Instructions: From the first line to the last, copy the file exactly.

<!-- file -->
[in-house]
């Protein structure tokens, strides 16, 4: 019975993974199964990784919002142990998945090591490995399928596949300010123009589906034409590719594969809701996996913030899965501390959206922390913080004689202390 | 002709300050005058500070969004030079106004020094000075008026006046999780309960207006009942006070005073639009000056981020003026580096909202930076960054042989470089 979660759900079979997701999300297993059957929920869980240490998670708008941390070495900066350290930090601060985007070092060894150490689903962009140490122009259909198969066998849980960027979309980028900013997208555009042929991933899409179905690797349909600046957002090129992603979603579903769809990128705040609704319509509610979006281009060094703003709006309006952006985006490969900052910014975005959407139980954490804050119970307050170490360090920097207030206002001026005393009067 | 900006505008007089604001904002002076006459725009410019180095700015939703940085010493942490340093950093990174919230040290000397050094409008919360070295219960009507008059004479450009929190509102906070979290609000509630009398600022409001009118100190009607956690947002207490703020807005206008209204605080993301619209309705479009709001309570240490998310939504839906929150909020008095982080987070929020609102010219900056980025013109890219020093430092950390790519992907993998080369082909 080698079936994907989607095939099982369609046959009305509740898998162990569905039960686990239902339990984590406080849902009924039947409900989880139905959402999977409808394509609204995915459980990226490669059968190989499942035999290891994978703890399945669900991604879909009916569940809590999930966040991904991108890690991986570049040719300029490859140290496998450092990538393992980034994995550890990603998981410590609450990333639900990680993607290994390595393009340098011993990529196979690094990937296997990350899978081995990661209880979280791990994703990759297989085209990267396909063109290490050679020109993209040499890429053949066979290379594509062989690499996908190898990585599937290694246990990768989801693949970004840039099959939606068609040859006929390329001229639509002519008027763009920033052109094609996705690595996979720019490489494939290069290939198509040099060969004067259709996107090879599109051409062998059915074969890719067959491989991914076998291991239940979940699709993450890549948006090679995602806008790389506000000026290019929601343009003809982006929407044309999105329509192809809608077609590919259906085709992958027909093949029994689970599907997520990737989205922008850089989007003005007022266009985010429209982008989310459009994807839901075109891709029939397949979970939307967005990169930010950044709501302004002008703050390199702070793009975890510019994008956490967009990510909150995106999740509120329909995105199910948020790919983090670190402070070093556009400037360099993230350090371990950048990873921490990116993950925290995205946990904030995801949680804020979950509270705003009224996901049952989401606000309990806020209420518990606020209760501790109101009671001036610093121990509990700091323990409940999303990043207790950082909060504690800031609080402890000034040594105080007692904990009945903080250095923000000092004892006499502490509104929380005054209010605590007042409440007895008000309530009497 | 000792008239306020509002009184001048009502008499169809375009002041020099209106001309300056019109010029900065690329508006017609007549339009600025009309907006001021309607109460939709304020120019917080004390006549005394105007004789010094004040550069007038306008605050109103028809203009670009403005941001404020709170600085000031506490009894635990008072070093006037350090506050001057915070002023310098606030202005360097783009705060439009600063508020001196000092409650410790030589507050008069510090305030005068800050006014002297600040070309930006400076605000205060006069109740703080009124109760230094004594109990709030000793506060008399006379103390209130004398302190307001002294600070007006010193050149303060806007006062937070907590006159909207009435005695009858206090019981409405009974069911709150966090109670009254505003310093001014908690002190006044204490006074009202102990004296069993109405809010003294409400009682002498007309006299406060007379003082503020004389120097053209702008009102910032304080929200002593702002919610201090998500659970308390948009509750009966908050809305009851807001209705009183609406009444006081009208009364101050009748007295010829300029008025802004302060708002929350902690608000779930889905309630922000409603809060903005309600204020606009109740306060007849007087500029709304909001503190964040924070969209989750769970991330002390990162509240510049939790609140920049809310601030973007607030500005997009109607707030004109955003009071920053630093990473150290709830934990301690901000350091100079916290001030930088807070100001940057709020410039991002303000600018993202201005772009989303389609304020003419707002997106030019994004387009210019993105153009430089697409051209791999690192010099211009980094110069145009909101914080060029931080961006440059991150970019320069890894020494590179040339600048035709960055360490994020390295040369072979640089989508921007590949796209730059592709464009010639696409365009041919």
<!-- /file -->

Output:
[in-house]
């Protein structure tokens, strides 16, 4: 019975993974199964990784919002142990998945090591490995399928596949300010123009589906034409590719594969809701996996913030899965501390959206922390913080004689202390 | 002709300050005058500070969004030079106004020094000075008026006046999780309960207006009942006070005073639009000056981020003026580096909202930076960054042989470089 979660759900079979997701999300297993059957929920869980240490998670708008941390070495900066350290930090601060985007070092060894150490689903962009140490122009259909198969066998849980960027979309980028900013997208555009042929991933899409179905690797349909600046957002090129992603979603579903769809990128705040609704319509509610979006281009060094703003709006309006952006985006490969900052910014975005959407139980954490804050119970307050170490360090920097207030206002001026005393009067 | 900006505008007089604001904002002076006459725009410019180095700015939703940085010493942490340093950093990174919230040290000397050094409008919360070295219960009507008059004479450009929190509102906070979290609000509630009398600022409001009118100190009607956690947002207490703020807005206008209204605080993301619209309705479009709001309570240490998310939504839906929150909020008095982080987070929020609102010219900056980025013109890219020093430092950390790519992907993998080369082909 080698079936994907989607095939099982369609046959009305509740898998162990569905039960686990239902339990984590406080849902009924039947409900989880139905959402999977409808394509609204995915459980990226490669059968190989499942035999290891994978703890399945669900991604879909009916569940809590999930966040991904991108890690991986570049040719300029490859140290496998450092990538393992980034994995550890990603998981410590609450990333639900990680993607290994390595393009340098011993990529196979690094990937296997990350899978081995990661209880979280791990994703990759297989085209990267396909063109290490050679020109993209040499890429053949066979290379594509062989690499996908190898990585599937290694246990990768989801693949970004840039099959939606068609040859006929390329001229639509002519008027763009920033052109094609996705690595996979720019490489494939290069290939198509040099060969004067259709996107090879599109051409062998059915074969890719067959491989991914076998291991239940979940699709993450890549948006090679995602806008790389506000000026290019929601343009003809982006929407044309999105329509192809809608077609590919259906085709992958027909093949029994689970599907997520990737989205922008850089989007003005007022266009985010429209982008989310459009994807839901075109891709029939397949979970939307967005990169930010950044709501302004002008703050390199702070793009975890510019994008956490967009990510909150995106999740509120329909995105199910948020790919983090670190402070070093556009400037360099993230350090371990950048990873921490990116993950925290995205946990904030995801949680804020979950509270705003009224996901049952989401606000309990806020209420518990606020209760501790109101009671001036610093121990509990700091323990409940999303990043207790950082909060504690800031609080402890000034040594105080007692904990009945903080250095923000000092004892006499502490509104929380005054209010605590007042409440007895008000309530009497 | 000792008239306020509002009184001048009502008499169809375009002041020099209106001309300056019109010029900065690329508006017609007549339009600025009309907006001021309607109460939709304020120019917080004390006549005394105007004789010094004040550069007038306008605050109103028809203009670009403005941001404020709170600085000031506490009894635990008072070093006037350090506050001057915070002023310098606030202005360097783009705060439009600063508020001196000092409650410790030589507050008069510090305030005068800050006014002297600040070309930006400076605000205060006069109740703080009124109760230094004594109990709030000793506060008399006379103390209130004398302190307001002294600070007006010193050149303060806007006062937070907590006159909207009435005695009858206090019981409405009974069911709150966090109670009254505003310093001014908690002190006044204490006074009202102990004296069993109405809010003294409400009682002498007309006299406060007379003082503020004389120097053209702008009102910032304080929200002593702002919610201090998500659970308390948009509750009966908050809305009851807001209705009183609406009444006081009208009364101050009748007295010829300029008025802004302060708002929350902690608000779930889905309630922000409603809060903005309600204020606009109740306060007849007087500029709304909001503190964040924070969209989750769970991330002390990162509240510049939790609140920049809310601030973007607030500005997009109607707030004109955003009071920053630093990473150290709830934990301690901000350091100079916290001030930088807070100001940057709020410039991002303000600018993202201005772009989303389609304020003419707002997106030019994004387009210019993105153009430089697409051209791999690192010099211009980094110069145009909101914080060029931080961006440059991150970019320069890894020494590179040339600048035709960055360490994020390295040369072979640089989508921007590949796209730059592709464009010639696409365009041919």